If you grow other houseplants besides the cactus variety in your indoor garden, then you’ll never have to worry about them having bacterial necrosis.
That’s because bacterial necrosis strikes cacti only, and only certain species of cactus at that. These include the organ pipe cactus, barrel cactus, prickly pear, the cholla, and the saguaro cactus.
The Erwinia bacteria, which earned its name after Erwin Frink Smith (a well-known plant pathologist), is what triggers bacterial necrosis in cacti. All it takes is any branch and trunk wounds in your cactus and it’s possible for bacterial necrosis to enter.
The cactus then develops necrotic pockets, or areas of plant tissue that have died. These pockets allow the disease to travel much more easily due to the weakened areas throughout the cactus.
Some species of cactus, including the saguaro cactus, may not have these exposed areas from bacterial necrosis forever. These spots soon become patchy and cork-like.
This is the cactus’ attempt at self-healing, but the corky areas still have bacteria within them that furthers the spread of this disease.
These cork areas progress even further, eventually turning black. By this point, any healthy tissue is now dead and completely rotting away. The tissue can even reach the point where it cracks and releases a liquid in a dark brown hue.
While bacterial necrosis is treatable, the sooner you catch this disease, the better. At its earliest stages, your plant’s survival rate is around 80 percent.
Do keep in mind that that number does steadily decrease the longer the disease goes on.
To prevent edema from causing unsightly blemishes on orchid cacti leaves, and to prevent excessive moisture from causing other diseases that can damage or potentially kill plants, always be mindful of the manner in which plants are watered. Try to keep water from splashing onto plant leaves. Always water in the morning so that the warmth of the sun or additional artificial light can dry the leaves faster. Also make sure there is sufficient air circulation in the space where plants are growing. High humidity and inadequate air flow may cause condensation to drip onto leaves.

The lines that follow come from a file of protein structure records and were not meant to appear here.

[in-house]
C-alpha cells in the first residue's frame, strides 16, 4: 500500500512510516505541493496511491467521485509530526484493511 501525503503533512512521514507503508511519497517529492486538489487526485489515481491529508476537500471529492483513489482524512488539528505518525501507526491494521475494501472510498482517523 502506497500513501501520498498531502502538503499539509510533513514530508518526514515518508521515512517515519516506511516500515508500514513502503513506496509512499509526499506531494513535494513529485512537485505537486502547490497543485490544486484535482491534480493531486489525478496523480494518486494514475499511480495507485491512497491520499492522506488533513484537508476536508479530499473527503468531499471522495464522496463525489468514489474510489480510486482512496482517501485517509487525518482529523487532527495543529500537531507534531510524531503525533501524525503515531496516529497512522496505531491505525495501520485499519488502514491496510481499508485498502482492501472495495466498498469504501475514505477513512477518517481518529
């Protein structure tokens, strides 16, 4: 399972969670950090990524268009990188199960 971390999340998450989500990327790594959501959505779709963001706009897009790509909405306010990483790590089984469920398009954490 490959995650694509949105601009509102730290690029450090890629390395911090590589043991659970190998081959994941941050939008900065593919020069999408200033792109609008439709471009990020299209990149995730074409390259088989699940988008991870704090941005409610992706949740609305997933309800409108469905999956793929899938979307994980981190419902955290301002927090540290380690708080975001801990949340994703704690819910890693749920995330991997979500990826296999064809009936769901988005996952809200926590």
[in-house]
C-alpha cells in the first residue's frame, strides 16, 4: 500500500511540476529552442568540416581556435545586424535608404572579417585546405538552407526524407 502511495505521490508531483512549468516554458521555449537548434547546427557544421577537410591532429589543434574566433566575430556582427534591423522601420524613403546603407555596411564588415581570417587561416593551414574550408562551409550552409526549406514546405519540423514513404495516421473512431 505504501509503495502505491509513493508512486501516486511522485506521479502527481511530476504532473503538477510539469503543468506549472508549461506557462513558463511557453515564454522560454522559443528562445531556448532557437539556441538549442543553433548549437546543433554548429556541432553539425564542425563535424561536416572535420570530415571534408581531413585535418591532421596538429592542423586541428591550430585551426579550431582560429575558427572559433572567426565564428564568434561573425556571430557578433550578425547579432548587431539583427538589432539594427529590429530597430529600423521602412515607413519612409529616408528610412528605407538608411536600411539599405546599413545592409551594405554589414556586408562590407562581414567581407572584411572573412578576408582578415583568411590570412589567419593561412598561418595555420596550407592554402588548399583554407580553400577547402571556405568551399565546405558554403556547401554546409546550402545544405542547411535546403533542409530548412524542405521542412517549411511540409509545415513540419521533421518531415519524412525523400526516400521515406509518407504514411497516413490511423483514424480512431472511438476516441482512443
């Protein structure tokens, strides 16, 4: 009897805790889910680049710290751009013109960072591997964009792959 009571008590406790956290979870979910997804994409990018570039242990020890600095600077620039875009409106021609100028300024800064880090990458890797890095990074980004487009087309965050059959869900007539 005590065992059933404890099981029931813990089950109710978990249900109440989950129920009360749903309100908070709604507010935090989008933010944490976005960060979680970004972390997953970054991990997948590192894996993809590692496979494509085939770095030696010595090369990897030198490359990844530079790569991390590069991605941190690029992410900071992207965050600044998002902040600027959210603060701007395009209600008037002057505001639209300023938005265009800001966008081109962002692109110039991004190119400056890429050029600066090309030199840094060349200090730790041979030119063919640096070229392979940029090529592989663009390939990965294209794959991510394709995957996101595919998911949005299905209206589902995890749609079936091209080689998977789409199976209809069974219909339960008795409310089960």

A change in color becomes a cause for concern if many of your cactus’ leaves are noticeably purple.
Other signs of a problem include wilting, stunted growth, or soggy foliage. It’s important to determine the cause of the color change to determine if your plant is in any serious danger.
Cacti change colors when they experience stress. Cacti contain a purple pigment called betalain, which they produce more of as a stress response.
Let’s go through the potential causes and figure out how to treat them.
Even though cacti evolved to do well in bright sunlight, the one you have at home might be having trouble adjusting.
Store-bought cacti have usually been grown under shade in a greenhouse. This means that they aren’t used to so much direct sunlight.
Cacti need bright light, but it’s best for the light to be indirect and dispersed. Suddenly exposing a cactus to bright light can scorch its skin, causing it to turn a purplish-red color.
If your cactus is new, or if you have recently moved it to a sunnier spot, there’s a good chance that it’s sunburnt.
Luckily, the fix for sunburn is relatively easy. Move your cactus over to a spot that gets less direct sunlight.
Don’t go moving it to your basement just yet though — cacti still need a whole lot of sun!
Light that falls directly onto the plant, for example through a south-facing window, is direct sunlight.
The other windows in your house will offer indirect sunlight, which is more dispersed and easier on the plant.
Moving your plant over to a window facing in any other direction can help with sun scorching.
If you only have south-facing windows, try making a DIY sun filter. Simply prop a paper towel up over your cactus to give it some much-needed shade.
Purple leaves can be a sign of temperature-related stress. Cacti sometimes turn reddish-purple when their roots overheat.
Cacti can also turn purple when they get too cold. If the plant is suffering freeze damage, its cells burst and it is no longer able to hold liquid.
The ideal temperature is somewhere in the middle, so it’s important to avoid placing your plant in extreme temperature conditions.